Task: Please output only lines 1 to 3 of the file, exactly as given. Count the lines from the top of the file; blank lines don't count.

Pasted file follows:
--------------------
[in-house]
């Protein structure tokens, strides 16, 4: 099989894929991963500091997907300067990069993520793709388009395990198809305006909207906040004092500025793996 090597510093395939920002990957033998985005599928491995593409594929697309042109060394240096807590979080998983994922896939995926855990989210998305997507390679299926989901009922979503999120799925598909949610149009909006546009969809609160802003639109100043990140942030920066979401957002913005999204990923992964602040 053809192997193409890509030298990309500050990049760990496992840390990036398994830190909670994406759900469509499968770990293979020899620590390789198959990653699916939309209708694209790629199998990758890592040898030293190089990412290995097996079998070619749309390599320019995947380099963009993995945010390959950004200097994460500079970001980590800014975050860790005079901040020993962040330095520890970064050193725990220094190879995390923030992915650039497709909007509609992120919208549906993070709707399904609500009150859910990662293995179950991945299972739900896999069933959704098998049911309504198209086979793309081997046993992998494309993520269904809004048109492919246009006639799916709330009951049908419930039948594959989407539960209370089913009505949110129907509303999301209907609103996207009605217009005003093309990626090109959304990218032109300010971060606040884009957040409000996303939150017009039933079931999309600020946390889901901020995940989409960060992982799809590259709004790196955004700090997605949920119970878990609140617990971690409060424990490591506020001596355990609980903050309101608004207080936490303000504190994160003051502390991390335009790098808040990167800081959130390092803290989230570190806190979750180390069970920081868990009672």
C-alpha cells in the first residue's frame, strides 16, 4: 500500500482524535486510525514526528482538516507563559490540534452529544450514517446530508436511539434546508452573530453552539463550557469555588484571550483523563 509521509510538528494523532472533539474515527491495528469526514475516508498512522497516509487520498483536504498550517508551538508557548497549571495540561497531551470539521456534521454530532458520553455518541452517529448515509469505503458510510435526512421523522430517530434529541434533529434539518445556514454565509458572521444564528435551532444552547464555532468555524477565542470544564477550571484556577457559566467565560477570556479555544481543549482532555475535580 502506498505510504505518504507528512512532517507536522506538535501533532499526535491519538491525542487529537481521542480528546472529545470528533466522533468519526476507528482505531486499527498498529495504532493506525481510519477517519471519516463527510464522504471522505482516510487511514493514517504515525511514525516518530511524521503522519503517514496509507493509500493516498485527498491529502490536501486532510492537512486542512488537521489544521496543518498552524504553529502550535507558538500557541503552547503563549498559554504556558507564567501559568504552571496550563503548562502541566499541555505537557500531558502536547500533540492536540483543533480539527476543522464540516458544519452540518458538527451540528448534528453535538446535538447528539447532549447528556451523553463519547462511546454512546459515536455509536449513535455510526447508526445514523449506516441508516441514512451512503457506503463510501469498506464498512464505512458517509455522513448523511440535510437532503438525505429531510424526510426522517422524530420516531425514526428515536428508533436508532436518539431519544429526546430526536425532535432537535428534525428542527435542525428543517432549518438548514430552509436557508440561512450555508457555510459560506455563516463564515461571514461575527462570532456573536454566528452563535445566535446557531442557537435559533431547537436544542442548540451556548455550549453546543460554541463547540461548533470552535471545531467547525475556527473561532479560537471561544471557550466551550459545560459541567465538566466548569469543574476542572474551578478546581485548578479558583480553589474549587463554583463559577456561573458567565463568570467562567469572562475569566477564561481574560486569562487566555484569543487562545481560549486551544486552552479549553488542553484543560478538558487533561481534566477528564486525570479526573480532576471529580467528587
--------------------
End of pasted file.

[in-house]
């Protein structure tokens, strides 16, 4: 099989894929991963500091997907300067990069993520793709388009395990198809305006909207906040004092500025793996 090597510093395939920002990957033998985005599928491995593409594929697309042109060394240096807590979080998983994922896939995926855990989210998305997507390679299926989901009922979503999120799925598909949610149009909006546009969809609160802003639109100043990140942030920066979401957002913005999204990923992964602040 053809192997193409890509030298990309500050990049760990496992840390990036398994830190909670994406759900469509499968770990293979020899620590390789198959990653699916939309209708694209790629199998990758890592040898030293190089990412290995097996079998070619749309390599320019995947380099963009993995945010390959950004200097994460500079970001980590800014975050860790005079901040020993962040330095520890970064050193725990220094190879995390923030992915650039497709909007509609992120919208549906993070709707399904609500009150859910990662293995179950991945299972739900896999069933959704098998049911309504198209086979793309081997046993992998494309993520269904809004048109492919246009006639799916709330009951049908419930039948594959989407539960209370089913009505949110129907509303999301209907609103996207009605217009005003093309990626090109959304990218032109300010971060606040884009957040409000996303939150017009039933079931999309600020946390889901901020995940989409960060992982799809590259709004790196955004700090997605949920119970878990609140617990971690409060424990490591506020001596355990609980903050309101608004207080936490303000504190994160003051502390991390335009790098808040990167800081959130390092803290989230570190806190979750180390069970920081868990009672």
C-alpha cells in the first residue's frame, strides 16, 4: 500500500482524535486510525514526528482538516507563559490540534452529544450514517446530508436511539434546508452573530453552539463550557469555588484571550483523563 509521509510538528494523532472533539474515527491495528469526514475516508498512522497516509487520498483536504498550517508551538508557548497549571495540561497531551470539521456534521454530532458520553455518541452517529448515509469505503458510510435526512421523522430517530434529541434533529434539518445556514454565509458572521444564528435551532444552547464555532468555524477565542470544564477550571484556577457559566467565560477570556479555544481543549482532555475535580 502506498505510504505518504507528512512532517507536522506538535501533532499526535491519538491525542487529537481521542480528546472529545470528533466522533468519526476507528482505531486499527498498529495504532493506525481510519477517519471519516463527510464522504471522505482516510487511514493514517504515525511514525516518530511524521503522519503517514496509507493509500493516498485527498491529502490536501486532510492537512486542512488537521489544521496543518498552524504553529502550535507558538500557541503552547503563549498559554504556558507564567501559568504552571496550563503548562502541566499541555505537557500531558502536547500533540492536540483543533480539527476543522464540516458544519452540518458538527451540528448534528453535538446535538447528539447532549447528556451523553463519547462511546454512546459515536455509536449513535455510526447508526445514523449506516441508516441514512451512503457506503463510501469498506464498512464505512458517509455522513448523511440535510437532503438525505429531510424526510426522517422524530420516531425514526428515536428508533436508532436518539431519544429526546430526536425532535432537535428534525428542527435542525428543517432549518438548514430552509436557508440561512450555508457555510459560506455563516463564515461571514461575527462570532456573536454566528452563535445566535446557531442557537435559533431547537436544542442548540451556548455550549453546543460554541463547540461548533470552535471545531467547525475556527473561532479560537471561544471557550466551550459545560459541567465538566466548569469543574476542572474551578478546581485548578479558583480553589474549587463554583463559577456561573458567565463568570467562567469572562475569566477564561481574560486569562487566555484569543487562545481560549486551544486552552479549553488542553484543560478538558487533561481534566477528564486525570479526573480532576471529580467528587